LibraRead about the other books on the list.
by Don DeLillo
In an author’s note at the end of Libra, Don DeLillo writes that he has made “No attempt to furnish factual answers to any questions raised by the assassination.” In other words, this is a novel and does not purport to solve any of the myriad mysteries surrounding the killing of JFK. But as a novel, Libra can go places where fact cannot go.
Published close to the 25th anniversary of the assassination, DeLillo, starting from the know facts available from the Warren Commission’s report, court records and newspaper and magazine investigations, creates interior voices for the principal characters. He arrives at an explanation for the killing of the President far different from the official one presented by the Warren Commission, but one which ultimately depend on conspiracy.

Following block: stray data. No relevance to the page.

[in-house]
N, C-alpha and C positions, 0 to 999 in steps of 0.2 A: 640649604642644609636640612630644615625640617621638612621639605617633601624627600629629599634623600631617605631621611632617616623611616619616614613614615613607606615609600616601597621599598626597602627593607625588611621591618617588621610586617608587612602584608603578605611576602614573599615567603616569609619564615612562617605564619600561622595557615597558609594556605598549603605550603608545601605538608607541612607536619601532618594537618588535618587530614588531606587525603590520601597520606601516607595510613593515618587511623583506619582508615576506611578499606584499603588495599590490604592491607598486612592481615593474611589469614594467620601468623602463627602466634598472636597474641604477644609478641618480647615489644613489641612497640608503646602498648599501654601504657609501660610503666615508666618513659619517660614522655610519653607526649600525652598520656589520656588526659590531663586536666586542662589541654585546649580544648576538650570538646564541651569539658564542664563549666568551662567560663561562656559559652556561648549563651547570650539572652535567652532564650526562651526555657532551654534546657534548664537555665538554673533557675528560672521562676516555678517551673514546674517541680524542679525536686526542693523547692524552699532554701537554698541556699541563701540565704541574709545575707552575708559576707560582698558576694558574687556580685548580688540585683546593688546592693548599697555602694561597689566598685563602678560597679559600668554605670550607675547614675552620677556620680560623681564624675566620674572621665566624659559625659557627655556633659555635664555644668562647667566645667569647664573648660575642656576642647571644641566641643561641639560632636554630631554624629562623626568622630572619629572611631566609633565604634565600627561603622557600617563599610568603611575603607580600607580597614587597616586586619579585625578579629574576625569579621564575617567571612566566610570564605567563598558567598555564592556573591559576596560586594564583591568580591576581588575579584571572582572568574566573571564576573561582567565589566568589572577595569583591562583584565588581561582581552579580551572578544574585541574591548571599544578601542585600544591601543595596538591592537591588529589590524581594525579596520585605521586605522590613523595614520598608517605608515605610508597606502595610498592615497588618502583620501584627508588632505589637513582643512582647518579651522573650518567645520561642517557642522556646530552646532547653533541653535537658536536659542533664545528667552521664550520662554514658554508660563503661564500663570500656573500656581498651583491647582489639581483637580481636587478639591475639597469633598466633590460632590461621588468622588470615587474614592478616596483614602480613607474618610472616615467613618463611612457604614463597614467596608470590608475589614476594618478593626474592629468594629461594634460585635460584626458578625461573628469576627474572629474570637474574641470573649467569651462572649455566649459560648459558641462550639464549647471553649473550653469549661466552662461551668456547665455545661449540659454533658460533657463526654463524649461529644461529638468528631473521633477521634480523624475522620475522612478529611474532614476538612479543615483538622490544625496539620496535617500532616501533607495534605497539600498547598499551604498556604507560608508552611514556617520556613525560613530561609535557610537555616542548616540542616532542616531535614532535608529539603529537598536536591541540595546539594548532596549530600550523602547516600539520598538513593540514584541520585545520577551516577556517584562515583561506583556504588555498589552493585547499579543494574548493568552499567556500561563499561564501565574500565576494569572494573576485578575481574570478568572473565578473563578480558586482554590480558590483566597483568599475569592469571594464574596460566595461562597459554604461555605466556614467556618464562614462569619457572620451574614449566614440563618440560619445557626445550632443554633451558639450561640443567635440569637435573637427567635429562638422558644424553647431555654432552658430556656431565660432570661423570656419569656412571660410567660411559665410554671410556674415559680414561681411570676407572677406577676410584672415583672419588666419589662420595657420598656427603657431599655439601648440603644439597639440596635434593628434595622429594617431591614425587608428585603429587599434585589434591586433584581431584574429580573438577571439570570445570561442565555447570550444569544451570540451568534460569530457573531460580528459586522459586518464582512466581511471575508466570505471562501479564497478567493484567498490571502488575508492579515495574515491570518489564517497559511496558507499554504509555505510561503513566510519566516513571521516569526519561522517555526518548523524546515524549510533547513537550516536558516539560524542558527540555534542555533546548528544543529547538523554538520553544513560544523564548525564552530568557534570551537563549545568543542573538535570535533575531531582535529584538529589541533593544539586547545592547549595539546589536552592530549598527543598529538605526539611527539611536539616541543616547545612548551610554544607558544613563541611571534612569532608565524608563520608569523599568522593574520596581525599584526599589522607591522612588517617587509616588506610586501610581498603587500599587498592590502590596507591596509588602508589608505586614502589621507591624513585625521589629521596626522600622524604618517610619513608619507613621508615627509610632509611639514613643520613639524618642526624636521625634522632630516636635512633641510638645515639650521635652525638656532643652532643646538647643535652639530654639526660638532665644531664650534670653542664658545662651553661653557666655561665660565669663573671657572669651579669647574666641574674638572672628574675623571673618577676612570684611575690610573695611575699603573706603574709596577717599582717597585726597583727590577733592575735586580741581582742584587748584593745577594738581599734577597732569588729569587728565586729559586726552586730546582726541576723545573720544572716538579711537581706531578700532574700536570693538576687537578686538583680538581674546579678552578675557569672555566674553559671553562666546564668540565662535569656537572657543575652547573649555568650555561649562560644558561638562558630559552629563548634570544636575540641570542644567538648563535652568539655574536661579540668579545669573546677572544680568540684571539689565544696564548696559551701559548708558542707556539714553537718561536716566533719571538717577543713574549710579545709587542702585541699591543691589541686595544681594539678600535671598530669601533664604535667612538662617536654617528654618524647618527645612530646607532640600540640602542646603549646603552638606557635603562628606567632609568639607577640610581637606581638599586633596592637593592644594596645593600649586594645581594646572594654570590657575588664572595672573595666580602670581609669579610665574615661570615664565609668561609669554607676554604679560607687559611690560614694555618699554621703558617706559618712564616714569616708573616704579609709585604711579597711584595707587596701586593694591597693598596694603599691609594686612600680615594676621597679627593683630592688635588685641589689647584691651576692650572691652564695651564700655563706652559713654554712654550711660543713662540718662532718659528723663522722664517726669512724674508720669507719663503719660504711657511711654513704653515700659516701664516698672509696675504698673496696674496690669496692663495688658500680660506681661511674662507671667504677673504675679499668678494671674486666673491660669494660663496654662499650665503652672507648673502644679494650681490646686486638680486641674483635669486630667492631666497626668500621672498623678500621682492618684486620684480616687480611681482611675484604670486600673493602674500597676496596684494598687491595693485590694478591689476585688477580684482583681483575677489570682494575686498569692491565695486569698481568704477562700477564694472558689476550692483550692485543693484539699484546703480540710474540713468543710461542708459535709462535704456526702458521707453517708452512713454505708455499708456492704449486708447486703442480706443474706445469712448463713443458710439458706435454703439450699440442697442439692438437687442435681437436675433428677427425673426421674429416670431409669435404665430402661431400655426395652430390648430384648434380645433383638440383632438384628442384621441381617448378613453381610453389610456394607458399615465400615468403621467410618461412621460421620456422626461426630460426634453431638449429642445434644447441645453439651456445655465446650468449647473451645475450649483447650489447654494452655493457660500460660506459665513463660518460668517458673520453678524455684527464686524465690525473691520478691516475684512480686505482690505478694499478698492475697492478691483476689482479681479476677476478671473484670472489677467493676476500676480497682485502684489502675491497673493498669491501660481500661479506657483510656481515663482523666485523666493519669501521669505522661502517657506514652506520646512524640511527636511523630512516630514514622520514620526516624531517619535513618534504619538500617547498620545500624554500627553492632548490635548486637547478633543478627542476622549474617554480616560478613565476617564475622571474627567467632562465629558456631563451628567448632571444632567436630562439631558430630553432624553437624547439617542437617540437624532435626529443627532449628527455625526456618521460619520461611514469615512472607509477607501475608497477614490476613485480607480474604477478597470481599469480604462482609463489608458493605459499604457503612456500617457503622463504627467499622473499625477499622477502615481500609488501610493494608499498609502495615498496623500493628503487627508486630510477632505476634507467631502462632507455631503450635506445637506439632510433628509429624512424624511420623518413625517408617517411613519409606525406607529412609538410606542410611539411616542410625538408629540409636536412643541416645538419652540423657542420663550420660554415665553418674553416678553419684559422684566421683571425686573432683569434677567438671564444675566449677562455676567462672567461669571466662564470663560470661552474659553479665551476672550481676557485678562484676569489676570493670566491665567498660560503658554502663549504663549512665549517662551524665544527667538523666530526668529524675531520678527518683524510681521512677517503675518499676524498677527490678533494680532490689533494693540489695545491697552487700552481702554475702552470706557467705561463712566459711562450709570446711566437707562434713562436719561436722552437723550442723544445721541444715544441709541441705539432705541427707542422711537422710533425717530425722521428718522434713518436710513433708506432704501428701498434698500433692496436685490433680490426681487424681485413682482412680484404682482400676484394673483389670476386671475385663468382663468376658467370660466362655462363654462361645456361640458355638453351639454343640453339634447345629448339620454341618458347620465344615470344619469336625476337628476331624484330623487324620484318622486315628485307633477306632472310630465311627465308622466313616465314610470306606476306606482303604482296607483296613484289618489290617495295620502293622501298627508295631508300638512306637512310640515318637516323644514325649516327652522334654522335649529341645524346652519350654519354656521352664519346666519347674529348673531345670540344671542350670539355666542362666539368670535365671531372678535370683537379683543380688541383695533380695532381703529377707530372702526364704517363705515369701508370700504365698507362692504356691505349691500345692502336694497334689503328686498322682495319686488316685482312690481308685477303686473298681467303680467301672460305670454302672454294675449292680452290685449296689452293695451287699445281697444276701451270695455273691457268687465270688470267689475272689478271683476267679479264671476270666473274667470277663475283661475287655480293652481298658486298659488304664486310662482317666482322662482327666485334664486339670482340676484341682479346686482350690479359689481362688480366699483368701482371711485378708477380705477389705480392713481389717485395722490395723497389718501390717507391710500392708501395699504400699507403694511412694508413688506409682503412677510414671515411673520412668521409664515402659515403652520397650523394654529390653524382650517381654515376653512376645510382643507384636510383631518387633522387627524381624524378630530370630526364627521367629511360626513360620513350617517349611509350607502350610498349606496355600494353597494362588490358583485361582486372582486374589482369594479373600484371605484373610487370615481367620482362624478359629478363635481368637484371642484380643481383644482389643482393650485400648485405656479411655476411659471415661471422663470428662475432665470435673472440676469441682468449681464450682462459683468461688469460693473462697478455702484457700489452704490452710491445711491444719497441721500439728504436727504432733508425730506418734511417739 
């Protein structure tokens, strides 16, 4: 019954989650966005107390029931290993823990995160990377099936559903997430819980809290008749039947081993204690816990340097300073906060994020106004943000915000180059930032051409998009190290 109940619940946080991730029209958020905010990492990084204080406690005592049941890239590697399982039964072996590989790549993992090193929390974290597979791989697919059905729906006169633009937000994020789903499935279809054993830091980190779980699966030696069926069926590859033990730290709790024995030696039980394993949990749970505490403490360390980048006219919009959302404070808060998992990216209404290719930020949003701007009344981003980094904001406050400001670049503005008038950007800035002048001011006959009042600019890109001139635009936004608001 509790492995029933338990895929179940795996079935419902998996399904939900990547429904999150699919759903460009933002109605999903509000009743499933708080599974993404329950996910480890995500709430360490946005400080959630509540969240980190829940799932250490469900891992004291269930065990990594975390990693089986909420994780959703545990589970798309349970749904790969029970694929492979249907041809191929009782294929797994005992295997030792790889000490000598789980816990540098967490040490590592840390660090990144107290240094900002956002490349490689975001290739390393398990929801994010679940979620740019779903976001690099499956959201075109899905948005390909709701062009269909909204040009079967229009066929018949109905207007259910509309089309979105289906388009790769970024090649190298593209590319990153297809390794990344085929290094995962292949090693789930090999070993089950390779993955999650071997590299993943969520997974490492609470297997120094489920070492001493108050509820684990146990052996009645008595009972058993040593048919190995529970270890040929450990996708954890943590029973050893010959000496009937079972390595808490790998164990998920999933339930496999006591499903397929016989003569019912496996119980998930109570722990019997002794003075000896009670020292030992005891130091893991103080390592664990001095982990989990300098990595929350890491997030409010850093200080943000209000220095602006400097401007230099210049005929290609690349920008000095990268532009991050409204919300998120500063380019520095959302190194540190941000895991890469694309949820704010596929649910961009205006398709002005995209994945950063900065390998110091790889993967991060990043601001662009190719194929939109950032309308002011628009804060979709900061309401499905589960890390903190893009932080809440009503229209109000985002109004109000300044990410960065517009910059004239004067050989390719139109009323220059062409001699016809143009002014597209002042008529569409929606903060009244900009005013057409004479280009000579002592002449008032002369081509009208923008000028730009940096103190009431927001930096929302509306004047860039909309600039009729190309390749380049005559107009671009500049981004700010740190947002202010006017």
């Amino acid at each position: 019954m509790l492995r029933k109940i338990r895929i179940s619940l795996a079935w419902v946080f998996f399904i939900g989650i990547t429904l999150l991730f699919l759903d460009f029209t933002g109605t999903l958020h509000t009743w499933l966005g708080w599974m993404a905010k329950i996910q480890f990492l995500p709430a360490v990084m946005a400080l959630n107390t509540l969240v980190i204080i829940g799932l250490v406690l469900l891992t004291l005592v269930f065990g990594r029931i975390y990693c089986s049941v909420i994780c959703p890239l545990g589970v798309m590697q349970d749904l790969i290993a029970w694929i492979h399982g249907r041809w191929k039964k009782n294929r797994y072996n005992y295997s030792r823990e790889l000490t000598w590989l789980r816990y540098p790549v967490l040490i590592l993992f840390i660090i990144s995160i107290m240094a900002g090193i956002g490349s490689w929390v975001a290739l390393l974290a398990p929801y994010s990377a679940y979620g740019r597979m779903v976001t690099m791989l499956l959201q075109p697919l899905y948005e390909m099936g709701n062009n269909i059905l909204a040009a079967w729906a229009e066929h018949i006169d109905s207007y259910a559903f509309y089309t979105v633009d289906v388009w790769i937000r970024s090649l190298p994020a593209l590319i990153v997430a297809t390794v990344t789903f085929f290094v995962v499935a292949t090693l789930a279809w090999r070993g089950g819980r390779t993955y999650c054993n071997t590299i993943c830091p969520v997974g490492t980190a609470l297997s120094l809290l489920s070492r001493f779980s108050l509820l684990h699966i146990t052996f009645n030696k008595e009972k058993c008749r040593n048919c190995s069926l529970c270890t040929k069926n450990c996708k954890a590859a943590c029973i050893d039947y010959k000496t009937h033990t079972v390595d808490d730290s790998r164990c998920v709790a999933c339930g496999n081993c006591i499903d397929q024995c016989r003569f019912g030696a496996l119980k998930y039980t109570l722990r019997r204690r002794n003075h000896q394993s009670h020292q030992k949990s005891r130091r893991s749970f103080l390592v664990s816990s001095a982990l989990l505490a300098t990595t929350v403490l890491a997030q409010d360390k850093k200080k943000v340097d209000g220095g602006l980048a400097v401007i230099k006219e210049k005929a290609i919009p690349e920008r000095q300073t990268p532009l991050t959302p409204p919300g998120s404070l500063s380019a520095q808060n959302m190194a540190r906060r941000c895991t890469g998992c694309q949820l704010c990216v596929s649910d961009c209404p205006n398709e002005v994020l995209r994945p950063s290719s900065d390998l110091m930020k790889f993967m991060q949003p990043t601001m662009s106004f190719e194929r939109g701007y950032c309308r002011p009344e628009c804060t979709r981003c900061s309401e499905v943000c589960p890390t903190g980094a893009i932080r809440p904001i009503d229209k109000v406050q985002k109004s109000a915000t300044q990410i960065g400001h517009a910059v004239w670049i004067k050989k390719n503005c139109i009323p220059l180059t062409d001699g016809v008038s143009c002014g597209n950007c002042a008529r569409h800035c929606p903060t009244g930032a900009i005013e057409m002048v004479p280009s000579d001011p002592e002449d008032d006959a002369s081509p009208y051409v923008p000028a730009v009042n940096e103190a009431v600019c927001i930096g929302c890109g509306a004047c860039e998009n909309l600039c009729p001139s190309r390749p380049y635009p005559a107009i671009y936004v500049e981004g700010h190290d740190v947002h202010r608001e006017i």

Anne Tyler, reviewing Libra for the New York Times, wrote, “Lee Harvey Oswald has always seemed both much-too-familiar (his rabbity, weak-jawed face staring out of the grimmer sections of every city in America) and endlessly mysterious. To Mr. DeLillo’s credit, that ambiguity is kept alive in Libra. It may even be heightened, because the portrait is so intimate—Oswald washing dishes, Oswald playing with his baby, Oswald cuffing his wife—and he still manages from time to time to surprise us. Oswald is a loser, a loner, pathetic and self-aggrandizing, one of those people who seize crazily upon the significance of every insignificant coincidence…”
Libra, then, is a painstakingly in-depth portrait of a shallow man who changed the world and the chaos that followed in his wake.
Libra is one of Joseph Finder's five best books on political conspiracy.
Also see: Three essential books on the Kennedy assassination.